Archive for May, 2014

April 2014 Movies

Alien (dir. Ridley Scott, 1979)

Guess who's coming to dinner?

Guess who’s coming to dinner?

First out of the gate, an oldie but goodie, which may just be the understatement of the year. Forget Citizen Kane and Vertigo, Alien is where it’s at. Maybe not, but if you haven’t seen it, do yourself a favour ASAP. I watched Alien with someone who hadn’t, and even more implausibly had no idea about That One Scene. Ah, to be young and impressionable again, but the fact is, Alien never fails to deliver, even on the umpteenth viewing.

Shamus (dir. Buzz Kulik, 1973)

Foo bar

Shamus McCoy looking for The Illustrated Kama Sutra.

Burt Reynolds was, at one point in time during the 70s, a major movie star if there ever was one. Shamus presents him as a fashionably low-rent playboy slash private eye, who loves ’em and leaves ’em on the pool table to go hunting for McGuffins. Don’t watch it for the plot, watch it for the groovy time capsule popcorn flick it always was.

Magneettimies (dir. Arto Halonen, 2009)


Pekka Streng was the Nick Drake of Finland, releasing two obscure and idiosyncratic solo albums in the 70s before passing away at the tender age of 26. Arto Halonen has directed a charming documentary about Streng’s life, interviewing lots of people for whom his music meant and still means the world. Would this movie exist if Streng was still around? Hard to say.

Alcan Highway (aka Alaska Highway, dir. Aleksi Salmenperä, 2013)


When there’s a will, there’s a highway.

Who among us hasn’t dreamed of getting away from it all, buying an old truck that hasn’t been running since the Eisenhower administration, fixing it up and driving thousands of miles around Alaska and Canada just to get from nowhere to somewhere that’s also nowhere? Luckily for us procrastinators, we can now watch a documentary about that particular dream from the comfort of our own armchairs. Suggested tagline: Everyone needs a hobby. Or, how about this one: In Alaska, nobody can hear you curse. And of course Buckaroo Banzai‘s famous adage fits like a glove: No matter where you go, there you are.

Don’t Stop Believin’: Everyman’s Journey (dir. Ramona S. Diaz, 2012)


Rags-to-riches stories don’t come much more endearing than this: A totally unknown Filipino singer is spotted on YouTube by a famous American band desperately in need of a new vocalist. Singer auditions, everyone loves him, he gets the job, tours the world and injects new life to the dinosaur band. There, I just saved you from two hours of watching Arnel Pineda’s journey (sic), but if you’re a fan of the band, watch the movie by all means.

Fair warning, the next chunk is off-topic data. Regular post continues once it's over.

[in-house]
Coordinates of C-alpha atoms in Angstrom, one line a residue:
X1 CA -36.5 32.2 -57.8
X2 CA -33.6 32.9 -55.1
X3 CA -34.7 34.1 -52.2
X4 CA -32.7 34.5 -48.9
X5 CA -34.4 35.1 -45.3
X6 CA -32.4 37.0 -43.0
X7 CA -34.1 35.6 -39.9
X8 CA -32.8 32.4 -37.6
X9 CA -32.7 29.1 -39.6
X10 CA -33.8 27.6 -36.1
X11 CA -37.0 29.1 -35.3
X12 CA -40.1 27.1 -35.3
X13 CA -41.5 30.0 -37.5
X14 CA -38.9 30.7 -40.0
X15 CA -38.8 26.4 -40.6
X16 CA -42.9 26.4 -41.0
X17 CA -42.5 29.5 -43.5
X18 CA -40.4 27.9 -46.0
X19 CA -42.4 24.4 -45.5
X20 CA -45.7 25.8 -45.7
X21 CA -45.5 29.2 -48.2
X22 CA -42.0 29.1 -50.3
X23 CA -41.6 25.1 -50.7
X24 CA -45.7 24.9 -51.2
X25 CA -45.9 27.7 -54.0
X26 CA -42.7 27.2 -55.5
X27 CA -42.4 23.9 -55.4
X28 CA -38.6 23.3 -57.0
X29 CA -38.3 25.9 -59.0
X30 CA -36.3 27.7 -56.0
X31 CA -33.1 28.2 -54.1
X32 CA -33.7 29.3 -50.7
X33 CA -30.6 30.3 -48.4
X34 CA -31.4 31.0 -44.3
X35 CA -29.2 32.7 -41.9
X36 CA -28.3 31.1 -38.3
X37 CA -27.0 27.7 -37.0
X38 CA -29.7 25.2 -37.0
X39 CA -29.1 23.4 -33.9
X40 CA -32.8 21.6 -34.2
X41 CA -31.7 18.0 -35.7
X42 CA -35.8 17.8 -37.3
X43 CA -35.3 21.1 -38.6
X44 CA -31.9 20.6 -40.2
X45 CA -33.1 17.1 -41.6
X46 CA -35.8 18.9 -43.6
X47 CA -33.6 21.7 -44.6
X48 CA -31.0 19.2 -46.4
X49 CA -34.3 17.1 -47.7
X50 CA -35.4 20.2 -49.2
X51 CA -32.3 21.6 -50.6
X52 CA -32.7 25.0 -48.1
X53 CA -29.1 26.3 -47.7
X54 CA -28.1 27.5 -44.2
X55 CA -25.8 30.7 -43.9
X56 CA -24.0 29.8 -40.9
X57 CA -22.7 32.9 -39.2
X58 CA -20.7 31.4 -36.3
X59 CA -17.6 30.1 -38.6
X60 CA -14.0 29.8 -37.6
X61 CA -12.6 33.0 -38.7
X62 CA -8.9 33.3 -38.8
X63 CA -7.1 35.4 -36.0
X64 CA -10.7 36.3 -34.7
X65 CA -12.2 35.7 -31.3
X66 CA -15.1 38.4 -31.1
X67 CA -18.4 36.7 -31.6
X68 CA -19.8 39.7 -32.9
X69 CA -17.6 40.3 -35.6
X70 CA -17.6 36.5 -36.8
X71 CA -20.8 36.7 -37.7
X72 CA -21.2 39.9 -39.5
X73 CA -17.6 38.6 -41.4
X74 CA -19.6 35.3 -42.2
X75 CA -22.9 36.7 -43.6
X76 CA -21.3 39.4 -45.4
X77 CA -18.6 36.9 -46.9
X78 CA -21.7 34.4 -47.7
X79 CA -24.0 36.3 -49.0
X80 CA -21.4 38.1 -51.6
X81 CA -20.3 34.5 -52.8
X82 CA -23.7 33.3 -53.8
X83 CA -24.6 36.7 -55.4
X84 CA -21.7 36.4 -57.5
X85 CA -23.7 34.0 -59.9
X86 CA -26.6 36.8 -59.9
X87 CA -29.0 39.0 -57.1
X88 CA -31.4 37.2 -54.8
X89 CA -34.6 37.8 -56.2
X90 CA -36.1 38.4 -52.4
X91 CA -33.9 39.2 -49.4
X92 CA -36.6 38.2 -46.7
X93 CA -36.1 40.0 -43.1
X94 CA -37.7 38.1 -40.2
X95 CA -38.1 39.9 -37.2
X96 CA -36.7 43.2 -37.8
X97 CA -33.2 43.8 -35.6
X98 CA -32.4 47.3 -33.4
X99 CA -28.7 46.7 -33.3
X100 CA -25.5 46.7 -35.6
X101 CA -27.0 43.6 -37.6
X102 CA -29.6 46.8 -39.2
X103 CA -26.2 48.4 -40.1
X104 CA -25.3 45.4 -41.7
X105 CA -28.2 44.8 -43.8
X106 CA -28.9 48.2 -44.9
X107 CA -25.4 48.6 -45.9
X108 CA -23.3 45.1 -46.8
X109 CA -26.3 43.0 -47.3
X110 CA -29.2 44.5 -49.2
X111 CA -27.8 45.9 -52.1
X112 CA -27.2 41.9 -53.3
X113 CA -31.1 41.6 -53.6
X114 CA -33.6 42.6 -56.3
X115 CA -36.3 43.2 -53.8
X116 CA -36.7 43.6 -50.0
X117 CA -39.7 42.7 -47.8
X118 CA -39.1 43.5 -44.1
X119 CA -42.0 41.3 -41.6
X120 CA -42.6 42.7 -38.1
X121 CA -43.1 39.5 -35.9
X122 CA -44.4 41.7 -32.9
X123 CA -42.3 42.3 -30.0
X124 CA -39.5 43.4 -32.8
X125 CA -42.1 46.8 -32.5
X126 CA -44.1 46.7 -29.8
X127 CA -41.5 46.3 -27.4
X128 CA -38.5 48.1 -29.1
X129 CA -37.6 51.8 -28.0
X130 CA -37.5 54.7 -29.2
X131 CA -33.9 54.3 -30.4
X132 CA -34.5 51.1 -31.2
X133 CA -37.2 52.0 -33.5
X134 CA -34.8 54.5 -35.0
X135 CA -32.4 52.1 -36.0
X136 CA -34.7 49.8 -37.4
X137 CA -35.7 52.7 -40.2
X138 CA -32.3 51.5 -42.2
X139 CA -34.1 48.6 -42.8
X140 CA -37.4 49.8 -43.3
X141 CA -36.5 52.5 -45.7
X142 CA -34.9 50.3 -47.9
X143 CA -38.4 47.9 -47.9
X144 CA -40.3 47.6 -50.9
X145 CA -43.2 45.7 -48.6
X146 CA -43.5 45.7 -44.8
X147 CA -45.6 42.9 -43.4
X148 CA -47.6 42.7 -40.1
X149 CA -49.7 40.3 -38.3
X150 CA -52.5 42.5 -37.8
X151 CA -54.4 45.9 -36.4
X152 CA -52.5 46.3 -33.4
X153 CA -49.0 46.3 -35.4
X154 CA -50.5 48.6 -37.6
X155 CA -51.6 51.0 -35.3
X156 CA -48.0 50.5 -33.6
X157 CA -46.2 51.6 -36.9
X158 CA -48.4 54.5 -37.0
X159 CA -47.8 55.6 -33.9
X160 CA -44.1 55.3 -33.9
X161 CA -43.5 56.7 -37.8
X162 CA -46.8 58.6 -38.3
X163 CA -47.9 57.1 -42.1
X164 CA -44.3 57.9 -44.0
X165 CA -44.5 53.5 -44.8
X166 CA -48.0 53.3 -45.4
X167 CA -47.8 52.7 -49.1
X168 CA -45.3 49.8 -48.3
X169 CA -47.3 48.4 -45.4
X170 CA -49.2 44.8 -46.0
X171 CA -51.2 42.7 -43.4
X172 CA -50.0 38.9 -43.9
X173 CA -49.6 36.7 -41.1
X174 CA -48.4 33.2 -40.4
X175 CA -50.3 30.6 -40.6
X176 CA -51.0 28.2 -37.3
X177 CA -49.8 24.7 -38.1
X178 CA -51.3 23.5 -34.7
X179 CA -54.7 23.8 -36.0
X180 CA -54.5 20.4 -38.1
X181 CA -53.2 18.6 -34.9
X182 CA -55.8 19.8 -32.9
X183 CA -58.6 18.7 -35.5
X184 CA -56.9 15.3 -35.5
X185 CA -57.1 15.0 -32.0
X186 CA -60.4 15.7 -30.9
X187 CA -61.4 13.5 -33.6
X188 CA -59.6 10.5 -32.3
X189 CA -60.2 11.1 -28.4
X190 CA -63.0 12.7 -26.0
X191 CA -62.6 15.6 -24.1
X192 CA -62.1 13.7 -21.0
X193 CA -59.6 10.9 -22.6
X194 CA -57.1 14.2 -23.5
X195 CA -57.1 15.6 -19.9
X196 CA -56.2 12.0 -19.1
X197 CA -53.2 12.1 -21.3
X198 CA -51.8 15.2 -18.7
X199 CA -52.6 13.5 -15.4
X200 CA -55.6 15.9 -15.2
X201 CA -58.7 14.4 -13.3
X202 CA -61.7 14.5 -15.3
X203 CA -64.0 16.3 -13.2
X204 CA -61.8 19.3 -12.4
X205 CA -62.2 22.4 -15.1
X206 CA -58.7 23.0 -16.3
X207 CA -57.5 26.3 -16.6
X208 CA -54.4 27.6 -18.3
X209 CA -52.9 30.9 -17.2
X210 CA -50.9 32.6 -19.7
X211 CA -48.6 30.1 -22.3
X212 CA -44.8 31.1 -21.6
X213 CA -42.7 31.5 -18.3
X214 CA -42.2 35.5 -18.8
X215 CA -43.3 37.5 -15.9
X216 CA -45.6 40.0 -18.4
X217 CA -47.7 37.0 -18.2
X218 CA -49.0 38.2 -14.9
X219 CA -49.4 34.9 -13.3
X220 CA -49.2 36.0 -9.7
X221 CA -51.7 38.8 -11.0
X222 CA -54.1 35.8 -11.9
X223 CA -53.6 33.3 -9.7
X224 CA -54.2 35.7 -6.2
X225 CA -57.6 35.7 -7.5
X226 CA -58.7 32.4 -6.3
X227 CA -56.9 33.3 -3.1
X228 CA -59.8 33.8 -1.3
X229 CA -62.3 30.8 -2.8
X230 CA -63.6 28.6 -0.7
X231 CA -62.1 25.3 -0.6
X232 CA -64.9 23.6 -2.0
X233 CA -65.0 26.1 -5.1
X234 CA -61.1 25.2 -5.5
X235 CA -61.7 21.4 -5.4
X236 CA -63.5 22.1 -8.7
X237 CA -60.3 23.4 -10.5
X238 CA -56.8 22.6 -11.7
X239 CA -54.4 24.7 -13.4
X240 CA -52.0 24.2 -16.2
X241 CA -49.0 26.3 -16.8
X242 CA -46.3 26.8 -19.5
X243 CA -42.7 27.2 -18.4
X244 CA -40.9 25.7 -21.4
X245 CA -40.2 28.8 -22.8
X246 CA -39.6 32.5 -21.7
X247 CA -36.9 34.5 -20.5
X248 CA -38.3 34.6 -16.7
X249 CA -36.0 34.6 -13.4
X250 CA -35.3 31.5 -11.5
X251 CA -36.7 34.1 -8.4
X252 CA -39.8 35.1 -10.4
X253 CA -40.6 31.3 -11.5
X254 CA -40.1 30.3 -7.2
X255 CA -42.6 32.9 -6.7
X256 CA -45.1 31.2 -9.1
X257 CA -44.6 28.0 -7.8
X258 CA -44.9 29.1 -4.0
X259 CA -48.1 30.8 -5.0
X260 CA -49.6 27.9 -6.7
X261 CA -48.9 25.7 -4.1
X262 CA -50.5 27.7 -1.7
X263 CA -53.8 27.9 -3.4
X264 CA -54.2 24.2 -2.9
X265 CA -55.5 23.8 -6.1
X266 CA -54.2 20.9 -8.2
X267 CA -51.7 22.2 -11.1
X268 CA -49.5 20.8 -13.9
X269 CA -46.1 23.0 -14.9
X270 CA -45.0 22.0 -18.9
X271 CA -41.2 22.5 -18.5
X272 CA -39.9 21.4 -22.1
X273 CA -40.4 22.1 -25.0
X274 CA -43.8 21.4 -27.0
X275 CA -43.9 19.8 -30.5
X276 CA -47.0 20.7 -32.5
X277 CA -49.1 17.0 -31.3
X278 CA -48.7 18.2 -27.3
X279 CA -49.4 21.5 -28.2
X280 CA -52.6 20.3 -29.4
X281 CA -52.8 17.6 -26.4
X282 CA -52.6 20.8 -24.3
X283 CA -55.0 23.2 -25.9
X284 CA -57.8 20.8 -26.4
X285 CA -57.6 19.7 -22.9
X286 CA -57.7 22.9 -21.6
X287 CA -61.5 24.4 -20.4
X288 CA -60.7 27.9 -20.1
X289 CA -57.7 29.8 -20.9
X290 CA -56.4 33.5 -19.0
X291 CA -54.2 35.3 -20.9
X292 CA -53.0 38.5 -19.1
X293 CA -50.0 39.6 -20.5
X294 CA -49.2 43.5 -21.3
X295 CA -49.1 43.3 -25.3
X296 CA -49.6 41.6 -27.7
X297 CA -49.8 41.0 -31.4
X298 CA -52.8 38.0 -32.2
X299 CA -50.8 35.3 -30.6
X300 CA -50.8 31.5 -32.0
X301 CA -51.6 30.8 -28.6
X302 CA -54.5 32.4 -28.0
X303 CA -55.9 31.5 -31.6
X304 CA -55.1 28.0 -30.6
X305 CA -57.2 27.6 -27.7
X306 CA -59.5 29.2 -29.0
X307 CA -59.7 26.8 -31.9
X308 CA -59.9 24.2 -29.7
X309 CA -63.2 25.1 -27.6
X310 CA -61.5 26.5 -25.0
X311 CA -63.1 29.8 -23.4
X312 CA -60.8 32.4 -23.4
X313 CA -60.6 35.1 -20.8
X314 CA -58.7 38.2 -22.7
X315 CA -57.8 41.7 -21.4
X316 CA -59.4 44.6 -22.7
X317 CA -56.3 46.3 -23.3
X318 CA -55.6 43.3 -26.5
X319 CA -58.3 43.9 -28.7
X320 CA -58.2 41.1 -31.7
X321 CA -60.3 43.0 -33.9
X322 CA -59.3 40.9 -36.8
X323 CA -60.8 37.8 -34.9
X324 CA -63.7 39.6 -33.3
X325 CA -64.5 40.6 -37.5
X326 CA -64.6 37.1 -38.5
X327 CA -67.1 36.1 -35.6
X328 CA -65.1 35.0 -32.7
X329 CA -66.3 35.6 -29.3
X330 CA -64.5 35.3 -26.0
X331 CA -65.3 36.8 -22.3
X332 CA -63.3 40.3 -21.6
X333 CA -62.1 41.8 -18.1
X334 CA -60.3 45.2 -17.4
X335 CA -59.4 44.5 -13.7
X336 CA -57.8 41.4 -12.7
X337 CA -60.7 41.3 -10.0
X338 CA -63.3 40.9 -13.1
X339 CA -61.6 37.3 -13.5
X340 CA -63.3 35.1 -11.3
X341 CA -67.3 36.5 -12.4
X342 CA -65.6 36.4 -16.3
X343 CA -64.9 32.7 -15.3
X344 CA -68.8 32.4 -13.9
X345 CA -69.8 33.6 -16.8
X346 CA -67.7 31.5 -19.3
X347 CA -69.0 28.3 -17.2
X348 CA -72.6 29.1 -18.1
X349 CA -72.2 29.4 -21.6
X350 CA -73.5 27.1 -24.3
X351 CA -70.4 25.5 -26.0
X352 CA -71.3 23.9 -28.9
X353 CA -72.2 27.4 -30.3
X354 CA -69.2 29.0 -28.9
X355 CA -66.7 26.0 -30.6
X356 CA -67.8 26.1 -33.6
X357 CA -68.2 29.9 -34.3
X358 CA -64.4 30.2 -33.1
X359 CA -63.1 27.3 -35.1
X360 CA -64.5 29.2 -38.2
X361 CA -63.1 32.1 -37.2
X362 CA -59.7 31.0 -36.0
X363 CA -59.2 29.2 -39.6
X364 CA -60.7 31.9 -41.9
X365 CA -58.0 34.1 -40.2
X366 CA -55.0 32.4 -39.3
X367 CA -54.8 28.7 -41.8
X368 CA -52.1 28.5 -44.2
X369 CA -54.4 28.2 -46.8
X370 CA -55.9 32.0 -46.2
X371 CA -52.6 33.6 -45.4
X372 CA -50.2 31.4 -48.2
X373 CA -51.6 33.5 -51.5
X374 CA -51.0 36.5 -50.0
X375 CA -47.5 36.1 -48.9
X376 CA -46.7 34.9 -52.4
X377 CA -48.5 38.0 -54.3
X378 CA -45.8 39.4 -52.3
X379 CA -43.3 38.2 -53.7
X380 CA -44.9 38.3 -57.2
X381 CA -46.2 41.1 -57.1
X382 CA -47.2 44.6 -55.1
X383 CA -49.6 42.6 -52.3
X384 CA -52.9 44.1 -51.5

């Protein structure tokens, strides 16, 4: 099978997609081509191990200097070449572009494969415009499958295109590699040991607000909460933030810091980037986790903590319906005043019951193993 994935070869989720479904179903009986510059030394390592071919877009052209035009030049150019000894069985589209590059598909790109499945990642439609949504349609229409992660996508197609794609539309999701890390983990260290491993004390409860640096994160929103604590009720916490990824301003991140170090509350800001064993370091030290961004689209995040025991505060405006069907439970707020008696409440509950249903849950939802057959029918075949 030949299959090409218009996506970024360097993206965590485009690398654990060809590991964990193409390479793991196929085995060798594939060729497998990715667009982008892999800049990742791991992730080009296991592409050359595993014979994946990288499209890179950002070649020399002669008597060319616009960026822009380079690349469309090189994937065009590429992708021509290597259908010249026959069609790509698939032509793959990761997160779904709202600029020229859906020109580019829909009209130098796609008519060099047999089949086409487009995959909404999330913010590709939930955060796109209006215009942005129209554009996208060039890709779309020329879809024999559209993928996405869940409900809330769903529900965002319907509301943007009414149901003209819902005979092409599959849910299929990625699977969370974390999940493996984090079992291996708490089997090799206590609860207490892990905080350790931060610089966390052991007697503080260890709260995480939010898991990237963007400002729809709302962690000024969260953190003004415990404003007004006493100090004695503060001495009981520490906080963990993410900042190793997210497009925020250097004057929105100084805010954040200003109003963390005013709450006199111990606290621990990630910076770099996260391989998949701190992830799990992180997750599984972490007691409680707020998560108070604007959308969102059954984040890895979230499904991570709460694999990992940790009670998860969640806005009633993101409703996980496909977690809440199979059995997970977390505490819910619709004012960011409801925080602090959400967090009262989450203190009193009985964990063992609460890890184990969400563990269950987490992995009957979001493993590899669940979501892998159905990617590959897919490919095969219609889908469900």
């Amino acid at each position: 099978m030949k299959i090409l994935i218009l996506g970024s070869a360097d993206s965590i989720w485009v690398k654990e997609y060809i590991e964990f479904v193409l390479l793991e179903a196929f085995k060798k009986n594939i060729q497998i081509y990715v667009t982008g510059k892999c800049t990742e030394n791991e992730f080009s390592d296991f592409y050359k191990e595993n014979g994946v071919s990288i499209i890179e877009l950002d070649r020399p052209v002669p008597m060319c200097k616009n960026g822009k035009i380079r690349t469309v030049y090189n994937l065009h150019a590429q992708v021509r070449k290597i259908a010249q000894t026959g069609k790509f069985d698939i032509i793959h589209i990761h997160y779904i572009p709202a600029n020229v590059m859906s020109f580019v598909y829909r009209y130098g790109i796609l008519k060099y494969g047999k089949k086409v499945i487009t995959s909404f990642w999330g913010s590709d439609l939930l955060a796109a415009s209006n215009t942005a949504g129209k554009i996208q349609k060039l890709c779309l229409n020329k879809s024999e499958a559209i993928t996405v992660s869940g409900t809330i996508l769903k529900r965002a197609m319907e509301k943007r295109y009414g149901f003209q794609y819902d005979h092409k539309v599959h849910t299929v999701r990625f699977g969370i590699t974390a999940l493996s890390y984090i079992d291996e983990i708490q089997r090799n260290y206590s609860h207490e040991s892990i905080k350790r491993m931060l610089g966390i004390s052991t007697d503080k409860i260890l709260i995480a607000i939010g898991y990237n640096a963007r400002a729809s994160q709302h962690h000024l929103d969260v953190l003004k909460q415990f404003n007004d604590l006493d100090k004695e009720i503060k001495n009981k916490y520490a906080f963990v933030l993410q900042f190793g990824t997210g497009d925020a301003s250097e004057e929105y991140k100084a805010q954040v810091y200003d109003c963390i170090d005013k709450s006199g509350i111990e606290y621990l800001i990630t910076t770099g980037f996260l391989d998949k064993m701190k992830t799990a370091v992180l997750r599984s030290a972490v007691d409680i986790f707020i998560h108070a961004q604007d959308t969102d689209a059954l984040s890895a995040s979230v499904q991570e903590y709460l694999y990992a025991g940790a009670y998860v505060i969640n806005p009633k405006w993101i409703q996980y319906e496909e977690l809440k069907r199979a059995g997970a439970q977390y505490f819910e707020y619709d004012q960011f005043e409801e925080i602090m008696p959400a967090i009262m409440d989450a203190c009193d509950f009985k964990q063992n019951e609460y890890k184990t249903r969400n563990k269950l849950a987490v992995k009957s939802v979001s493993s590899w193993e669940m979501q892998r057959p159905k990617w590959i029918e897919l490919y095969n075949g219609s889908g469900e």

Once Me Twice (dir. Mikko Edelman, 2012)

No, I don’t get the title either. As an aside, the director and I went to high school together, back when dinosaurs roamed the Earth. There is a lot to like about the movie – the cutting is excellent, for one – but in the end what we’re dealing with is an amateur effort that does not quite succeed in presenting a coherent story. It goes without saying that there’s no shortage of professional efforts that fail in the same way, so take a look and judge for yourself – the whole movie is available on the Internets for your viewing pleasure, see below.

Kirikou ja paha noita (Kirikou et la sorcière, dir. Michel Ocelot, 1998)


The success of this, the first Kirikou movie, must have come as a surprise to the makers, seeing as the sequel most definitely does not pick up things from where its precedessor leaves them. Maybe not viewing them in order was for the better. Anyway, both installments are charming (and feature lots of gratuitous cartoon nudity, see above), so thumbs up it is once again.

The Amazing Spider-Man 2 (2014)

Dude, you were amazing in Ray! Pull my finger!

Dude, you were amazing in Ray! Pull my finger!

Saw this in 3D at BFI Imax in London. The previous 3D movie I saw was Avatar, so it didn’t take much to be more impressed than that. My expectations weren’t sky high either, which is probably why I walked away entertained. The visuals were top-notch, the writing predictably less so. (If you have an hour or three to spare, see Film Crit Hulk’s detailed tear-down of ASM2.)

So much of this movie does not make any sort of sense that it’s best to just sit back and enjoy the ride. (Did I just describe Suspiria?) I wouldn’t recommend watching ASM2 on a plane though, not that they’re going to feature it as an in-flight movie anyway without cutting most of the first 10 minutes. And what was Paul Giamatti doing in this? I guess his children must be getting to college age.